When he was elected, President Donald Trump promised that he’d achieve American energy dominance by rolling back regulations on oil and gas extraction, thereby bringing jobs and prosperity back to the then-busted energy communities of the West.
Now, two years into his tenure, it appears superficially as if he’s delivered on his promises. A flurry of environmental protections have been rescinded successfully, though some attempts have been stymied by the courts. U.S. crude oil production is higher than it’s ever been. And national media outlets have suggested that Trump’s rollbacks have rescued the energy economy from Obama’s stifling regulations: “Driven by Trump Policy Changes,” a recent New York Times Magazine header reads, “Fracking Booms on Public Lands.”
But a deeper look at the statistics reveal that while drilling has ticked back up since 2016, the current oil and gas “boom” remains a mere shadow of the frenzy that occurred under Obama’s reputedly burdensome policies, and the recent comeback has very little to do with Trump’s rollbacks. It’s a matter of correlation rather than causation.
Something that often gets lost amongst the thicket of rhetoric around energy independence and dominance, fracking booms and environmental policy, is the fact that oil and gas, like all marketable commodities, generally follow laws of supply and demand. As demand rises relative to supply, so do prices. And as prices increase, producers drill more wells, which is the most expensive, labor-intensive, and arguably the most disruptive and destructive phase of hydrocarbon production.
An oil and gas boom is really a surge in drilling, not production (though the former ultimately leads to the latter). If prices crash, drilling slows, jobs are lost, the oil patch quiets a bit but production continues from existing wells. This is why the rig count — not production figures, amount of leased acreage or even the number drilling permits issued — is typically considered the best metric for gauging the health of the industry, and the harm it’s doing. Rig counts faithfully follow the price of oil and gas — if prices go up, the rig count will too, without fail.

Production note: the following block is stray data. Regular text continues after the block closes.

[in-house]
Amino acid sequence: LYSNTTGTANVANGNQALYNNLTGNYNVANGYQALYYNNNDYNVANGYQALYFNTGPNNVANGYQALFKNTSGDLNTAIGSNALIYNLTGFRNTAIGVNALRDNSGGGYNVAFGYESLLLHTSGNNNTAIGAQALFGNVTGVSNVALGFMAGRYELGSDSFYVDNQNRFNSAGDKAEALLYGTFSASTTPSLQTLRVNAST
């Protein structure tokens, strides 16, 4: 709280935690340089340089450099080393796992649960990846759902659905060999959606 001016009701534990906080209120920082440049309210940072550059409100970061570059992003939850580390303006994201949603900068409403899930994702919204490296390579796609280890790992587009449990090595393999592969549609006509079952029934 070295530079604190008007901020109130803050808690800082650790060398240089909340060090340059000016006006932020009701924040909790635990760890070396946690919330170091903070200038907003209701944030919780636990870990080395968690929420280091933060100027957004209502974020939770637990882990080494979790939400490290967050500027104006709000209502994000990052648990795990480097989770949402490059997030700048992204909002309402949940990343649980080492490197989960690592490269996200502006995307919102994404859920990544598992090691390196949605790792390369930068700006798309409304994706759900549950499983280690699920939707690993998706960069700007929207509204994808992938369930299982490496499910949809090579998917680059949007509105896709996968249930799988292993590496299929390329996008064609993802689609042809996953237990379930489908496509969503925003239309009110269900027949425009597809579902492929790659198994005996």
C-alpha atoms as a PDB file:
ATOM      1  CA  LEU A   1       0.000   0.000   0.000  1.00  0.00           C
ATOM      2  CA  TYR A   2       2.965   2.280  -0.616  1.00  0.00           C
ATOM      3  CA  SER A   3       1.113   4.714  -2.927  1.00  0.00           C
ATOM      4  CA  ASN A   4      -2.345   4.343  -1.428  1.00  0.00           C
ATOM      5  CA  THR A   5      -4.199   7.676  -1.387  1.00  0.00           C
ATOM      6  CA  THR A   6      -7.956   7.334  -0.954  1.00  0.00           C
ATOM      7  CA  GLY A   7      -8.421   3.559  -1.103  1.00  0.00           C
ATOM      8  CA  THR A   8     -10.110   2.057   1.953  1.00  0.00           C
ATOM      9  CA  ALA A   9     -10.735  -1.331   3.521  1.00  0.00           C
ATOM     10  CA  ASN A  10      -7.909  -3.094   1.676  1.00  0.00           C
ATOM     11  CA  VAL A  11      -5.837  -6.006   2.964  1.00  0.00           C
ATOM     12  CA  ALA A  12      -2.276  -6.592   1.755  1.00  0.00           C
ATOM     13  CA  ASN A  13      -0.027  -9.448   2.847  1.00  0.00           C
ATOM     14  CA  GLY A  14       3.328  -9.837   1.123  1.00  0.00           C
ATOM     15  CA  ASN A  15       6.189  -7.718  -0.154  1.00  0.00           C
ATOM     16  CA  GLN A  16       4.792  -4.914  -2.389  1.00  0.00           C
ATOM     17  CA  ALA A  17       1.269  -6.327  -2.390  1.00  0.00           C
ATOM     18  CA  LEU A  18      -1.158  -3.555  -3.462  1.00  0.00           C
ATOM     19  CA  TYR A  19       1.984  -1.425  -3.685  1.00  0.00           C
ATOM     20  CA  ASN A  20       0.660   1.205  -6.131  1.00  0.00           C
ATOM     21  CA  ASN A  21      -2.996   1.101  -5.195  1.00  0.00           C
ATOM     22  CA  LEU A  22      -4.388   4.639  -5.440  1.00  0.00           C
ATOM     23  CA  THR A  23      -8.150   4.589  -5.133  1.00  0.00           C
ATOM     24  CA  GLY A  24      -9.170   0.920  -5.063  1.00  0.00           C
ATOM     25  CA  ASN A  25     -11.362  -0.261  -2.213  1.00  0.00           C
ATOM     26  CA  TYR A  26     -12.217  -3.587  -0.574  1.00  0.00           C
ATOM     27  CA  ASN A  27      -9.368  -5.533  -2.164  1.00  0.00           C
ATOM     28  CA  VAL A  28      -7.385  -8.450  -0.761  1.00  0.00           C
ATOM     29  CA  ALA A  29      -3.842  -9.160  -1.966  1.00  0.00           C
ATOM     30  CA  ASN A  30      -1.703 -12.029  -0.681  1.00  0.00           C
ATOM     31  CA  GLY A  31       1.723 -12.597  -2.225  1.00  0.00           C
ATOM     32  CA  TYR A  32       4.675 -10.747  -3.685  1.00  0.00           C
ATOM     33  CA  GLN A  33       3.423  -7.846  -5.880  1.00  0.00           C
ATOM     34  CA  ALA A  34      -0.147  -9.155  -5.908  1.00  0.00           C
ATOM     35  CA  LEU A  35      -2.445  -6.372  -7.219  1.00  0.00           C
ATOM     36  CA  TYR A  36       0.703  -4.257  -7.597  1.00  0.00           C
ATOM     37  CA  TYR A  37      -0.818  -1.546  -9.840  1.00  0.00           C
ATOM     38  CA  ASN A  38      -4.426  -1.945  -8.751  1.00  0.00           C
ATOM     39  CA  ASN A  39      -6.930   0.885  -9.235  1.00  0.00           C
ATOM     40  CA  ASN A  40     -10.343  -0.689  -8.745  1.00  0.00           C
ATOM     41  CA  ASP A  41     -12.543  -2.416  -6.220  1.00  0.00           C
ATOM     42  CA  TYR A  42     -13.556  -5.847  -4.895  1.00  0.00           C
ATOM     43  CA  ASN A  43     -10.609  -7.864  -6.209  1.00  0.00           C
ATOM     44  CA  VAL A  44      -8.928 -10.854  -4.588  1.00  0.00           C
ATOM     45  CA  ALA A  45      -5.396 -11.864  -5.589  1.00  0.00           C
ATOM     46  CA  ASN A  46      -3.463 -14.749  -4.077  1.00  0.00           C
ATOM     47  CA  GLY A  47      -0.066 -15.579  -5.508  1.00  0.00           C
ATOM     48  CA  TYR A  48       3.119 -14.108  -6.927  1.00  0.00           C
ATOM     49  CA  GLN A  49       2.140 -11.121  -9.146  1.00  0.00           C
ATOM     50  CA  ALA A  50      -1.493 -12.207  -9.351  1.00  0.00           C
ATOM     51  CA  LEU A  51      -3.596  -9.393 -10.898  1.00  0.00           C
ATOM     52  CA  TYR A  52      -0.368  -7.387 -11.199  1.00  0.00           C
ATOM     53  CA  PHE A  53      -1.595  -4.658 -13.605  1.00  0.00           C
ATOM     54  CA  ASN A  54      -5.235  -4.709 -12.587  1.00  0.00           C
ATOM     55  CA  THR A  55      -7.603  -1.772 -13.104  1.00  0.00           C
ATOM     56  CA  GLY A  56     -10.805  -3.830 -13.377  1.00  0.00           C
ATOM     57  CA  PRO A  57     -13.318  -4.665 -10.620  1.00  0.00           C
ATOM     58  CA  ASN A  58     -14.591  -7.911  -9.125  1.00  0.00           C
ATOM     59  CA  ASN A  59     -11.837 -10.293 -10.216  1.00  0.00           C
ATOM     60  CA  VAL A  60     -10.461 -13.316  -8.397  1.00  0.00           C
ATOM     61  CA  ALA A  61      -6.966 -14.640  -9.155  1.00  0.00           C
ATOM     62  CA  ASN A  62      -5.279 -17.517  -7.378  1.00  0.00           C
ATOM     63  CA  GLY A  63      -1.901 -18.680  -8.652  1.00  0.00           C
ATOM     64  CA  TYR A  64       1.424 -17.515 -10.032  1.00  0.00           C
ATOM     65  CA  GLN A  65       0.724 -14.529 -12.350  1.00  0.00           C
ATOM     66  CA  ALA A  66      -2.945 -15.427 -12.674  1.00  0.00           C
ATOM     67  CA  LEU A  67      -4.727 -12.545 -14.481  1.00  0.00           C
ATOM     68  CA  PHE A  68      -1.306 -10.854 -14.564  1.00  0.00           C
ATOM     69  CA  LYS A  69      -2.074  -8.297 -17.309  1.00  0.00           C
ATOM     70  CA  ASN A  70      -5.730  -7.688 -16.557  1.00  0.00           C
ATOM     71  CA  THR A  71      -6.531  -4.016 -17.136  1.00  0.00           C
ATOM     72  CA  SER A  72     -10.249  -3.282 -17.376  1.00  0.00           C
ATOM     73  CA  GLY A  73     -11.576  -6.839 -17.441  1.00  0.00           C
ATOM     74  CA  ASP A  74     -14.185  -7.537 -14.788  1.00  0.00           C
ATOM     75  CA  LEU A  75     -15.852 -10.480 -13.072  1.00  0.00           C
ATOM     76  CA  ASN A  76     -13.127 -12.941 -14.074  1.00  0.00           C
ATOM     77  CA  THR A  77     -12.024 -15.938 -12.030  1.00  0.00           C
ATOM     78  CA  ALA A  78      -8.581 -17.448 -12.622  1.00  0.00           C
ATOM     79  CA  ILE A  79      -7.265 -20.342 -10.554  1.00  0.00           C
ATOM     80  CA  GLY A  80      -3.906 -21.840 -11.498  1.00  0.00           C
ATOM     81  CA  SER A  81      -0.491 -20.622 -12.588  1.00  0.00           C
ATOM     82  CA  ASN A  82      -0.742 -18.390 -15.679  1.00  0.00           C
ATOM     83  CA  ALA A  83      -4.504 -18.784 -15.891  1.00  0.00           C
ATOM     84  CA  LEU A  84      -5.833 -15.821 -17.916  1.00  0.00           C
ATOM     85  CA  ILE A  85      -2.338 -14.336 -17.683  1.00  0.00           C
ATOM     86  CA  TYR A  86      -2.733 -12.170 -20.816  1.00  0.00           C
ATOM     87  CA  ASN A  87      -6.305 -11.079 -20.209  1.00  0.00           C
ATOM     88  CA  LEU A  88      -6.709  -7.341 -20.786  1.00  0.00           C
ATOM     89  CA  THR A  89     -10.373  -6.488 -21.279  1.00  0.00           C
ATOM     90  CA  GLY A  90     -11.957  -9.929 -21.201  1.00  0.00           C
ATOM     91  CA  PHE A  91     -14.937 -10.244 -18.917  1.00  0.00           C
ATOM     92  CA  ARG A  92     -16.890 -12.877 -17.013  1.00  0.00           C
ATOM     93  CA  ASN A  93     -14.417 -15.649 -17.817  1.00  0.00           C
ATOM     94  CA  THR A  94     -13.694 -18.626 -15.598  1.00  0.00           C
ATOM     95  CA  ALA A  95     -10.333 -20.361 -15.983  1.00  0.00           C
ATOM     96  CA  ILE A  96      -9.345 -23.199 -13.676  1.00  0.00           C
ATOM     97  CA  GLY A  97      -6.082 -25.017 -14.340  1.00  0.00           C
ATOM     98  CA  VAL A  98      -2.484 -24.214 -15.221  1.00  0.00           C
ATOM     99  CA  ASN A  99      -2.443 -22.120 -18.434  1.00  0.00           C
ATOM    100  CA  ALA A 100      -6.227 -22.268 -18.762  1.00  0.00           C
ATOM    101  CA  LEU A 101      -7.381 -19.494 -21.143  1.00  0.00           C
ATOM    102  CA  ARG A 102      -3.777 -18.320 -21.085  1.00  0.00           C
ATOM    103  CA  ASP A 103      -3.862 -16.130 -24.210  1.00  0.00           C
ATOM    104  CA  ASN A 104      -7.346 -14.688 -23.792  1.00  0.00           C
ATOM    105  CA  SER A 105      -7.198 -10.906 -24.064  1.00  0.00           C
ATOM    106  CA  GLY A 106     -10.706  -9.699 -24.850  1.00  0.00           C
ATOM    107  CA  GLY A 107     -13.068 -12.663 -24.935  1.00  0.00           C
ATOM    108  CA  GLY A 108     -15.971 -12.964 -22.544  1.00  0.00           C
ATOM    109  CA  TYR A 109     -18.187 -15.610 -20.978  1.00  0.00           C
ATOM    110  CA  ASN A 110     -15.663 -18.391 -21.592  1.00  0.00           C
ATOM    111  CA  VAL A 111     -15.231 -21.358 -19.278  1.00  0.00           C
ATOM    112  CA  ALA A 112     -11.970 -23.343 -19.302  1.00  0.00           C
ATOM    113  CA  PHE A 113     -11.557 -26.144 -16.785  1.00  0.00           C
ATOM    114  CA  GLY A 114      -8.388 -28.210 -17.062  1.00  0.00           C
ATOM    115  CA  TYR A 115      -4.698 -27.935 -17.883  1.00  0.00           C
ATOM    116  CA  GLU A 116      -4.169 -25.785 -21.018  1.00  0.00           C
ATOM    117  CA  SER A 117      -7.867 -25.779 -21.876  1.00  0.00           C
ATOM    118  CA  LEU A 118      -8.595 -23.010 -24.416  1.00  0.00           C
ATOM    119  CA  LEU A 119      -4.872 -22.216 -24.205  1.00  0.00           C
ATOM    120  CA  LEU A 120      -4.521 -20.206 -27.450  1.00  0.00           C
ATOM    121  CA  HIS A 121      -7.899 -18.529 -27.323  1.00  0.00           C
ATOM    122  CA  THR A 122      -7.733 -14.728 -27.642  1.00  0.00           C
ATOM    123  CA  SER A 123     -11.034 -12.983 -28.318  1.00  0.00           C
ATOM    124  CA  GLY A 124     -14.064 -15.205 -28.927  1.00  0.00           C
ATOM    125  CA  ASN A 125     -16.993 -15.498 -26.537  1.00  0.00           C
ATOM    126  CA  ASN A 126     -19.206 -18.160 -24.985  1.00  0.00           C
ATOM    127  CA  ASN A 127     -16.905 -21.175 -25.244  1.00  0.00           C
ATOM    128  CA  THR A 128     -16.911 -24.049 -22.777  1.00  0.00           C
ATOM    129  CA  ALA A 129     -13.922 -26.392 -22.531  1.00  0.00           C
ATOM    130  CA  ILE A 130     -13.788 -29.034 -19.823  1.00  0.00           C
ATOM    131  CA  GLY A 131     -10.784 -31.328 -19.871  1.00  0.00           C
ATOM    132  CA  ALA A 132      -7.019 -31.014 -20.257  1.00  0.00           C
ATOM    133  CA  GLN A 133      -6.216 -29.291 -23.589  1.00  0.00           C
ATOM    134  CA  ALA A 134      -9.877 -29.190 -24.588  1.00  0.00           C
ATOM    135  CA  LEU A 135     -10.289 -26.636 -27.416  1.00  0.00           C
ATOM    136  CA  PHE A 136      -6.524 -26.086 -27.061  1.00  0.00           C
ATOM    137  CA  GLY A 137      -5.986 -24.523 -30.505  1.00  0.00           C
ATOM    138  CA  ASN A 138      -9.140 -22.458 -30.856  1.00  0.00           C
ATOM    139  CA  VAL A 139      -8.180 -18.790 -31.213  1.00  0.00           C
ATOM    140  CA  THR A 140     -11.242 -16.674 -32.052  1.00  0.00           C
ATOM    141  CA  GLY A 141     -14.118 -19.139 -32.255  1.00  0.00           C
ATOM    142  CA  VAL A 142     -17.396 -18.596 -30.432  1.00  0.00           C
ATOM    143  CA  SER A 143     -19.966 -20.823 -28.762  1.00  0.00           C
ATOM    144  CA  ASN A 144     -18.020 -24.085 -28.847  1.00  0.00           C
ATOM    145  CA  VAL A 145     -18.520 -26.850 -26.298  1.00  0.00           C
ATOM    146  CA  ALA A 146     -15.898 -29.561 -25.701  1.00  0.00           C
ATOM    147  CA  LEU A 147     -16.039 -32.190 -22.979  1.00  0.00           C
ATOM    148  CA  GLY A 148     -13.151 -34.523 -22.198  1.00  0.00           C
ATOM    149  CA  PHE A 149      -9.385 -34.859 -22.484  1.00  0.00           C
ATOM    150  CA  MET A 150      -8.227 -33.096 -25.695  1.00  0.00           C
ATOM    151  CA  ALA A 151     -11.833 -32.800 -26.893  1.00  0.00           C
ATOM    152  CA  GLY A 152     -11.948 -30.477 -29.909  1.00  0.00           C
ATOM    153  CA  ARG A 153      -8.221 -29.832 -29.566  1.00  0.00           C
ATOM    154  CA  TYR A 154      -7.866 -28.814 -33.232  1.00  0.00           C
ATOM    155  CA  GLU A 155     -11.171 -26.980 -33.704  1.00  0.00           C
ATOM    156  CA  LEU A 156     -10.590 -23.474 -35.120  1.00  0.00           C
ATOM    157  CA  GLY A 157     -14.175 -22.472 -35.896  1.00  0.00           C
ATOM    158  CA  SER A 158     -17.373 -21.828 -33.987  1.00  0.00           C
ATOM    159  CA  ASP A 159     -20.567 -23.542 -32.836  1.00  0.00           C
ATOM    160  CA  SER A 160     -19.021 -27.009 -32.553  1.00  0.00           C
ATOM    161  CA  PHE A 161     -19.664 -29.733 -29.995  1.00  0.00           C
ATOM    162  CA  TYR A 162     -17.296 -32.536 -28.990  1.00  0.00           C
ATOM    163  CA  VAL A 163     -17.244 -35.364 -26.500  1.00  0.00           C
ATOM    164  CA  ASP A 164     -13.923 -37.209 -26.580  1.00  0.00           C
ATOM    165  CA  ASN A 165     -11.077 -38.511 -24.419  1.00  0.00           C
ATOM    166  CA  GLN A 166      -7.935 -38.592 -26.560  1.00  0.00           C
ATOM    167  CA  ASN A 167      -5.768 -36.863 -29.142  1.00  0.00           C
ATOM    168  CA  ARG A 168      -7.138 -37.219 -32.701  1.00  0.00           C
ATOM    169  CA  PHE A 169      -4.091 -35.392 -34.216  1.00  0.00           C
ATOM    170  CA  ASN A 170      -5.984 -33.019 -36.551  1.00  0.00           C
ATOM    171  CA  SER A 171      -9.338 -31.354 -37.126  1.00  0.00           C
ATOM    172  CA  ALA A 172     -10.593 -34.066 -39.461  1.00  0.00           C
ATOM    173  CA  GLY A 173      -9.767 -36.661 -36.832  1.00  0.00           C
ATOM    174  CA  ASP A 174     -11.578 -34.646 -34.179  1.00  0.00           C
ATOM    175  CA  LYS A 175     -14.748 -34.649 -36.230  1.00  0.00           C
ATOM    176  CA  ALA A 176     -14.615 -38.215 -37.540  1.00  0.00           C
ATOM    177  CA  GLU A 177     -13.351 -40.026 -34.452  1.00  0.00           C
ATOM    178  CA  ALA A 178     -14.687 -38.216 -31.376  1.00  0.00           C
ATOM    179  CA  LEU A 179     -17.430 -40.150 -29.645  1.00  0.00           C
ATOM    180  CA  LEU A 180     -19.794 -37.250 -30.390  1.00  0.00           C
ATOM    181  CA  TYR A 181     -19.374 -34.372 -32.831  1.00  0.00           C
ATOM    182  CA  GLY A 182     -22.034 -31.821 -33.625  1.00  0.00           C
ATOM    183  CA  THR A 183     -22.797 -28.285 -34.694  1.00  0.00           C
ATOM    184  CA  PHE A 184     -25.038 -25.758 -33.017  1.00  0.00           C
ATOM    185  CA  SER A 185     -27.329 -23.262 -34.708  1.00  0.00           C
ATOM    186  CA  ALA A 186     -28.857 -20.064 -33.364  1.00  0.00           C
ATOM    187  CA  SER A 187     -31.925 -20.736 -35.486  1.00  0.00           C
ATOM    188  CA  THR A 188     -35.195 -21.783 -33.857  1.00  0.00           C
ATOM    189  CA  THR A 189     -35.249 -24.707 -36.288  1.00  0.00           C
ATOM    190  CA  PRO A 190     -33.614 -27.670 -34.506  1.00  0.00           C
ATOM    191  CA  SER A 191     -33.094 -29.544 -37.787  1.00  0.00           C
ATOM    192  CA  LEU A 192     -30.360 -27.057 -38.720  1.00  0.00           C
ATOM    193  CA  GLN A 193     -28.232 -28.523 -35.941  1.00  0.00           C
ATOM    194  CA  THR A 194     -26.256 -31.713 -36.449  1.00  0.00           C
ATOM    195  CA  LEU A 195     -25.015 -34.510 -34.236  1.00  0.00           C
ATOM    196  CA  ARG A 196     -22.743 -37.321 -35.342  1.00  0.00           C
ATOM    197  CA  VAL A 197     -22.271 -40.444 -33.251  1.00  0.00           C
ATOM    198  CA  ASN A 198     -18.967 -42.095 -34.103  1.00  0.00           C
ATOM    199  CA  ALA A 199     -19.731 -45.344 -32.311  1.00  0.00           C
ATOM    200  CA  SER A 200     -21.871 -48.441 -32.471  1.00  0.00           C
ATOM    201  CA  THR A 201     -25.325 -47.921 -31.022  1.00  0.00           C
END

So in order to spark an oil and gas boom, Trump would need to induce demand for oil or natural gas, thereby upping prices. Rolling back regulations on leasing and drilling doesn’t do this — at least not directly. People aren’t going to drive more and guzzle more gas just because drilling permits are easier to acquire or some oil company in New Mexico has carte blanche to vent millions of cubic feet of methane into the atmosphere, or a Wyoming producer can run roughshod over sage grouse habitat. The same goes for the corollary: Upping environmental protections on America’s public lands will not significantly affect global oil prices or tamp down demand.